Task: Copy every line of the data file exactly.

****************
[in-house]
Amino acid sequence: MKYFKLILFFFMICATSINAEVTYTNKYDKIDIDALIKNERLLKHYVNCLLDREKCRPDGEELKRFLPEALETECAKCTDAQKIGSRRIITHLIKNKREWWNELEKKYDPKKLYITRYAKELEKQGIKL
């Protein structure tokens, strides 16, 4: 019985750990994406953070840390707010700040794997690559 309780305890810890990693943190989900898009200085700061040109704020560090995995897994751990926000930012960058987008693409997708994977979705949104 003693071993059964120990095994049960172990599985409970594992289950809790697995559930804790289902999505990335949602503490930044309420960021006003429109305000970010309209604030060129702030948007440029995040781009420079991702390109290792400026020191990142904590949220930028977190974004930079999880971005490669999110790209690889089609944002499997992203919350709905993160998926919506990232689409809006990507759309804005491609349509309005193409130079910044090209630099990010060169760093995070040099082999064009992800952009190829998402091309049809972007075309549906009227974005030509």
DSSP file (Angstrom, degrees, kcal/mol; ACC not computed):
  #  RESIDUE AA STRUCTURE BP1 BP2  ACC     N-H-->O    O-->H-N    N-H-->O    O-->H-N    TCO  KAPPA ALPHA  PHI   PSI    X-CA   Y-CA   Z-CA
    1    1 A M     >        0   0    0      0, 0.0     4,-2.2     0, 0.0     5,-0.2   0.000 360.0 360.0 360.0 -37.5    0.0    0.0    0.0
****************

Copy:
[in-house]
Amino acid sequence: MKYFKLILFFFMICATSINAEVTYTNKYDKIDIDALIKNERLLKHYVNCLLDREKCRPDGEELKRFLPEALETECAKCTDAQKIGSRRIITHLIKNKREWWNELEKKYDPKKLYITRYAKELEKQGIKL
């Protein structure tokens, strides 16, 4: 019985750990994406953070840390707010700040794997690559 309780305890810890990693943190989900898009200085700061040109704020560090995995897994751990926000930012960058987008693409997708994977979705949104 003693071993059964120990095994049960172990599985409970594992289950809790697995559930804790289902999505990335949602503490930044309420960021006003429109305000970010309209604030060129702030948007440029995040781009420079991702390109290792400026020191990142904590949220930028977190974004930079999880971005490669999110790209690889089609944002499997992203919350709905993160998926919506990232689409809006990507759309804005491609349509309005193409130079910044090209630099990010060169760093995070040099082999064009992800952009190829998402091309049809972007075309549906009227974005030509």
DSSP file (Angstrom, degrees, kcal/mol; ACC not computed):
  #  RESIDUE AA STRUCTURE BP1 BP2  ACC     N-H-->O    O-->H-N    N-H-->O    O-->H-N    TCO  KAPPA ALPHA  PHI   PSI    X-CA   Y-CA   Z-CA
    1    1 A M     >        0   0    0      0, 0.0     4,-2.2     0, 0.0     5,-0.2   0.000 360.0 360.0 360.0 -37.5    0.0    0.0    0.0